A developer has requested a zoning change for Peaks Island that would make way for 12 to 14 condominiums, a sign that Portland’s housing crunch may spread to the offshore community of mostly single-family homes.

The proposal for the property at 2 Island Ave. comes from Kevin Carter, who lives in North Carolina but has family ties to Peaks Island. Although the project details are in flux, the zoning change Carter is seeking could result in one of the tallest, densest developments on the island.

Carter has filed his request with the city at the confluence of two trends in Greater Portland – a squeeze on rental units and a surge in new housing construction.

“It creates an opportunity to create some affordable housing in and around the Portland area with an easy commute, albeit a boat ride rather than a car ride,” Carter said.

The largest of Portland’s islands, Peaks has about 900 year-round residents, and at least three times that many in the summer. Some residents worry that Carter’s project would compromise views of Casco Bay, demolish what was once a beloved bowling alley and open a door for undesired development. Others, however, welcome the opportunity for affordable housing that would be available to four-season residents.

The proposed condo development is across the street from where Aaiyn Foster has lived for 19 years. She said she welcomes a discussion of the island's zoning. Ben McCanna/Staff Photographer

The proposed condo development is across the street from where Aaiyn Foster has lived for 19 years. She said she welcomes a discussion of the island’s zoning. Ben McCanna/Staff Photographer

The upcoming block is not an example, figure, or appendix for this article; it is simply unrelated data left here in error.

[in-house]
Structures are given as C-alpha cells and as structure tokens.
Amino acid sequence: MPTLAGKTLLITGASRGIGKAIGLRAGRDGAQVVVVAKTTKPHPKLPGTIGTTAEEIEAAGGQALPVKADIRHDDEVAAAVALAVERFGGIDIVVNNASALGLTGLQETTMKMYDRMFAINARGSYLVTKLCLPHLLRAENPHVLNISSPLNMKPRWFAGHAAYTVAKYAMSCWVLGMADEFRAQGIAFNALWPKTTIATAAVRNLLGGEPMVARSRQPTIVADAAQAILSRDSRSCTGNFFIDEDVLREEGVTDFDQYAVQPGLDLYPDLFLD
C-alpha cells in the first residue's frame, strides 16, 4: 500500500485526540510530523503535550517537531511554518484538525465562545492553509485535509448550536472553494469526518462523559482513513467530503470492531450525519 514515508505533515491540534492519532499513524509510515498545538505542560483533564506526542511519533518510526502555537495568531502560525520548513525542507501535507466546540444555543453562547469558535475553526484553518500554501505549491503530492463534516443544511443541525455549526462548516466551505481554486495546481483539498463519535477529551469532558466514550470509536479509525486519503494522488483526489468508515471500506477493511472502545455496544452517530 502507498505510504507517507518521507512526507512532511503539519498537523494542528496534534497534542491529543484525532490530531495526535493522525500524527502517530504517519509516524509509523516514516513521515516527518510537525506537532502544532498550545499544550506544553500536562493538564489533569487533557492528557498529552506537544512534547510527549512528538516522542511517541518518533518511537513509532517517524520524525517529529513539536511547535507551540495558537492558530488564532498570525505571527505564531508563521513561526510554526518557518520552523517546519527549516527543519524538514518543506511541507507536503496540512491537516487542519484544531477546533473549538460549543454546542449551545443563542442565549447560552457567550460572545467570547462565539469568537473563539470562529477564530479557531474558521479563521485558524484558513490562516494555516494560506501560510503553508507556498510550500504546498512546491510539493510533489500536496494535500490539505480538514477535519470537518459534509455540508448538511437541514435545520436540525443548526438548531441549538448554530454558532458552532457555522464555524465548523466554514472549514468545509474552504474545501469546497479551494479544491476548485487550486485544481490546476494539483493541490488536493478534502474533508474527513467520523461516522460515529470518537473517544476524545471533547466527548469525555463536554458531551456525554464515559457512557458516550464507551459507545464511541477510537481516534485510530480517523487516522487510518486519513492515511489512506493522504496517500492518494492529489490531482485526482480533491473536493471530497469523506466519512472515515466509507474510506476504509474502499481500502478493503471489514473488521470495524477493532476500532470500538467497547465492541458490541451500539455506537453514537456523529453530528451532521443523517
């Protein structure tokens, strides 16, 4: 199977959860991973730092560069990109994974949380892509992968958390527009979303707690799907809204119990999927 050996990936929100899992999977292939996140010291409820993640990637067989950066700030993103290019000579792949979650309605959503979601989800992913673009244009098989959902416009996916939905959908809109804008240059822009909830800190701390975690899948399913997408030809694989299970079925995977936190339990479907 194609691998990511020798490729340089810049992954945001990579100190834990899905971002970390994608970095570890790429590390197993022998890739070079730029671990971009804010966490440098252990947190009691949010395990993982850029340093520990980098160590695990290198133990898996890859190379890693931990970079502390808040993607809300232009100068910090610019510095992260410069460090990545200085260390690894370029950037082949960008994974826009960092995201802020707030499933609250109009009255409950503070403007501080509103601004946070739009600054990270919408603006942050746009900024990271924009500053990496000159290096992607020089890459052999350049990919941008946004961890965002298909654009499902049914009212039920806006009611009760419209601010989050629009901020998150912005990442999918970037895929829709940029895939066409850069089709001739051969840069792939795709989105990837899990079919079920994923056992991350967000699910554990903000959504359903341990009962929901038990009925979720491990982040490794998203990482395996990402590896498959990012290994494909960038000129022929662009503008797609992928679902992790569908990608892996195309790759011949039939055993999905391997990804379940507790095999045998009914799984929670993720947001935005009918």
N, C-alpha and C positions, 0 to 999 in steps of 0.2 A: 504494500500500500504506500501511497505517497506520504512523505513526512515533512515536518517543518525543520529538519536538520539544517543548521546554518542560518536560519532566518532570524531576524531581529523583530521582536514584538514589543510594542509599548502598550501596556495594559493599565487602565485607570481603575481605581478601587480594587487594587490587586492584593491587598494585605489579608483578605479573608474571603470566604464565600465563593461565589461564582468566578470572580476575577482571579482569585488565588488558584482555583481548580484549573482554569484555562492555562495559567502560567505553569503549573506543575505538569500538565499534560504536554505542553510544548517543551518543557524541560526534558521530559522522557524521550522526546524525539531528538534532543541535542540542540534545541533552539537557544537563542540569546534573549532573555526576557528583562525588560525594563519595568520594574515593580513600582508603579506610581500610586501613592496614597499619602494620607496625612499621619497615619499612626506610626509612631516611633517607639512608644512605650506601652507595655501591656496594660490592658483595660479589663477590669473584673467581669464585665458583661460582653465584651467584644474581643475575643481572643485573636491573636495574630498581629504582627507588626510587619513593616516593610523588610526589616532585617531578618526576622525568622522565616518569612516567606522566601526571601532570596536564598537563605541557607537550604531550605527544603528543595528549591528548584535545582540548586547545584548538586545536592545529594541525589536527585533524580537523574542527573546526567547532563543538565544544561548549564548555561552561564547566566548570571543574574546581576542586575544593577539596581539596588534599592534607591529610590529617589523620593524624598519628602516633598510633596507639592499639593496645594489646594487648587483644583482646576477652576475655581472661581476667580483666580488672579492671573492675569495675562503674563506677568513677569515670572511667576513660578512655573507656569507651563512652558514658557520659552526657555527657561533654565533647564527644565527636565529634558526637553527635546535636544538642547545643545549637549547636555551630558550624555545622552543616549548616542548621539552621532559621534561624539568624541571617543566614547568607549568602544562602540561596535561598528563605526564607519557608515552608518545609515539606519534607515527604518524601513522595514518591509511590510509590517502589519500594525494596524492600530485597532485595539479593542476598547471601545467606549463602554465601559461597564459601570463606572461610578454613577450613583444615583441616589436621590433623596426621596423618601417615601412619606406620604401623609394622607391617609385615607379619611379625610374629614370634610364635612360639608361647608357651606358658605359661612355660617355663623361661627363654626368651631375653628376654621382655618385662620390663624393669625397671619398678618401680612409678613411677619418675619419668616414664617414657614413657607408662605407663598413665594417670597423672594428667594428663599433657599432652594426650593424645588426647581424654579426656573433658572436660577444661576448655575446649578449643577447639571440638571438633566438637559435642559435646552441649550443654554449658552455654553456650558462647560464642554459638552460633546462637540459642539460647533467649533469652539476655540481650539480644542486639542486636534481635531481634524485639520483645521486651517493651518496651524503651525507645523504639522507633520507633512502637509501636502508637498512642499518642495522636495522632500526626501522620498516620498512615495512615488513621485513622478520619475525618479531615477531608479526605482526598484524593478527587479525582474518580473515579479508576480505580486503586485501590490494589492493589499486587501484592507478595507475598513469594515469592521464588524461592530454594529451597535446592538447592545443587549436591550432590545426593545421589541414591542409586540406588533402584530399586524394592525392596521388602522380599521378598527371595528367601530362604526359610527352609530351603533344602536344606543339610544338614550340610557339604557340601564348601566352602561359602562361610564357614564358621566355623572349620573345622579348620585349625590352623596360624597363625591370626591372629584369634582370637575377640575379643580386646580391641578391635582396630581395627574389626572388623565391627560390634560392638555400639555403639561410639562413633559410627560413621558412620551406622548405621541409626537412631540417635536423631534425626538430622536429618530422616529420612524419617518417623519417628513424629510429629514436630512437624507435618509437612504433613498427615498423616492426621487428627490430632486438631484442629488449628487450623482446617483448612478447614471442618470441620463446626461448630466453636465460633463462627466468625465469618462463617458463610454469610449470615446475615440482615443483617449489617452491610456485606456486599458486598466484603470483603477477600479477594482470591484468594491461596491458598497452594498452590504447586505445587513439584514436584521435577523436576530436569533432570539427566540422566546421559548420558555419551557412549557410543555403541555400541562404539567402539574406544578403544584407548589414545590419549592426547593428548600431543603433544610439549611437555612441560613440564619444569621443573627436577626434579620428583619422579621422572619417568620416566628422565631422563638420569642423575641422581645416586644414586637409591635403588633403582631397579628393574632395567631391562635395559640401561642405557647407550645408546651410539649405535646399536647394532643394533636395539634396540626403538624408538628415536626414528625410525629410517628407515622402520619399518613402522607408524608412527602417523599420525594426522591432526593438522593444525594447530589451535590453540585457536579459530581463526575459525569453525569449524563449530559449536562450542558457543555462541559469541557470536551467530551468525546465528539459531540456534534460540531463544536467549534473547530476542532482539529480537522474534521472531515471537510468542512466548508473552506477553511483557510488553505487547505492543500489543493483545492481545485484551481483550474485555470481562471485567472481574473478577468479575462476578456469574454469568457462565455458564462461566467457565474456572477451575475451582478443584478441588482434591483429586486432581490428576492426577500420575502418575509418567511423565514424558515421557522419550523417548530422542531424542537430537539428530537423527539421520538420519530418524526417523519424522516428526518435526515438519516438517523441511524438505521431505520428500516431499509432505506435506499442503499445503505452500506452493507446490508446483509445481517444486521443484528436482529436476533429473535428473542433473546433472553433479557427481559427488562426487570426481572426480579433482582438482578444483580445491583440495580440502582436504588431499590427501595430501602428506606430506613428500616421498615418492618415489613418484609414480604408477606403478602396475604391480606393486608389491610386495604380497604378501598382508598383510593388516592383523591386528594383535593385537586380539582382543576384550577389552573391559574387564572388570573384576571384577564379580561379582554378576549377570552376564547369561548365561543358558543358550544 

“I imagine that like the rest of the city, opinion would be somewhat divided,” said City Councilor Belinda Ray, whose district includes the island. “But I do know there are many people on Peaks Island who want to make sure that the community remains affordable to families, and for those people, some zoning changes might be desirable.”



Carter’s family has long owned a home on Oak Avenue, and his father still lives on the island in the summer. When Carter bought the family property from his uncles two years ago, he began to reconnect with the island where he spent summer vacations as a child.

Carter has a background in residential and commercial development, and began planning his condos when he learned about the area’s demand for housing. In June, he signed a purchase-and-sale agreement for a three-unit house at 2 Island Ave., near his family’s property on the western side of the island. He said his goal would be to sell to people who would live on Peaks Island all year.

“It’s not really about the profitability and making lots of money,” Carter said. “It’s about trying to help the island out.”

However, the parcel is in an island business zone, which prohibits multifamily homes with more than four units. So Carter has asked the city to amend the zoning code to allow as many as 14 units in one building. Without that density, he argued, the price of the condos would be prohibitive for the type of buyers he is trying to attract – in particular, families with children. He also has requested to increase the maximum building height from 35 feet to 47 feet, reduce the amount of parking required and shrink the necessary setback from property lines.

“It’s more expensive to build on the island, of course,” he said. “You really need the larger number of units in order to make the units affordable.”


Because he’s not sure if the zoning change will be approved, Carter said he hasn’t drawn up final plans, decided on the number of condos or set their prices. But he promised the project wouldn’t diverge from the island’s typical aesthetic.